Monday, October 3, 2011

Book Review: No Biking in the House Without a Helmet by Melissa Fay Greene

A few weeks ago, as I stood with my sons in front of the carousel at the mall, I was approached by someone with a vaguely familiar face. Tracy?, she wondered aloud. It was a high school friend who I haven't seen for the last 19 years. She was with her husband and their beautiful four year old daughter. Immediately, I wondered if their little girl was adopted, since she looked distinctly Latina. I wasn't sure, though, because my friend's husband had dark hair, and I thought maybe he had the dominant genes that were passed on to their daughter. Also...I've learned as an adoptive mom that sometimes you just don't feel like talking about your adoption story every time someone asks. I decided to keep my mouth shut and just enjoy catching up with a long lost friend, but after a few minutes, her husband said, "So I just have to ask. Are your sons adopted?"

As it turned out, their daughter was also adopted, and we had a wonderful conversation about our families' adoption journeys. I learned that my friend's husband had biological children from a previous marriage. Brimming with pride and love for his adopted daughter, he gushed, "It's no different from having biological children!" I knew instinctively what he meant. Of course, the journey that adoptive parents and adopted children take to become a family is very different from the way a biological family is formed. He was simply saying that his love for his adopted daughter was no different from the love he has for his bio kids. His bond with her was no different. She was his daughter--full stop!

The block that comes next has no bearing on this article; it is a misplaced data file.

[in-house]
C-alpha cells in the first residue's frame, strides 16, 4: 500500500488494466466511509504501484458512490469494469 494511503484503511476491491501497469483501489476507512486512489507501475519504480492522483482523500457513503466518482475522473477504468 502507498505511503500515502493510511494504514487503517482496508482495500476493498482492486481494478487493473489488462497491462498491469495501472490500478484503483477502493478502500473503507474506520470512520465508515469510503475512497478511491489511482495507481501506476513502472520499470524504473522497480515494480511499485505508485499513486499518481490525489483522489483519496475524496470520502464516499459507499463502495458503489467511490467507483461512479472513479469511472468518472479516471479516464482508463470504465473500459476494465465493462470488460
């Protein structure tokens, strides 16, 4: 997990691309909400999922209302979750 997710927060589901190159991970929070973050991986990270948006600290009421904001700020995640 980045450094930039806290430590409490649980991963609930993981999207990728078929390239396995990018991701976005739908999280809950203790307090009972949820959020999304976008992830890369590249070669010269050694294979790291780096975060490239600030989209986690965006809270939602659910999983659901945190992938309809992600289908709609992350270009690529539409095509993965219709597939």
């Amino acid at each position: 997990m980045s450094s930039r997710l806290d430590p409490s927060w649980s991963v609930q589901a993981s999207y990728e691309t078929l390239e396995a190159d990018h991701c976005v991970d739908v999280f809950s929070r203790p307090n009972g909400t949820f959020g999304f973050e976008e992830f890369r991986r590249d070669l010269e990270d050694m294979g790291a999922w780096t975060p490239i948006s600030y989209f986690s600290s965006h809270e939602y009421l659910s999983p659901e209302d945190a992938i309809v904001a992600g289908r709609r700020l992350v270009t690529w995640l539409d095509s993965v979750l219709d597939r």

As an adoptive mother who will more than likely never give birth to biological children, I have felt the pangs of envy when I see my friends and even perfect strangers with round, pregnant bellies. I have wondered how Brian's genes and my genes would combine--what those strawberry-blonde, freckle-faced cuties would look like. I have longed to be able to nurse a baby at my breast. All these things that in some way I've felt that I'm missing out on, I have grieved and grieved deeply.

However, I've also marveled at some of the things I've experienced as an adoptive mother that biological families will never know. Some of these things are nothing short of miraculous, and I am humbled and honored that God has allowed Brian and me to be part of a life experience so precious and transforming as adoption: the way our sons (with DNA all their own) fit so seamlessly into the fabric of our family. The way Jeremy has his birthm0ther's gleaming white teeth, but he has my smile. The way I felt the first time Zachary was placed in my arms--like Heaven itself had descended to Earth and given me a gift so beautiful, words will never be able to aptly describe it. Suddenly, the tables had turned and instead of feeling sorry for myself, I felt a little bit sorry for those poor fertile couples who will never know this special joy, the uniqueness of this special journey!

Melissa Fay Greene expresses it beautifully in her adoption memoir No Biking in the House Without a Helmet: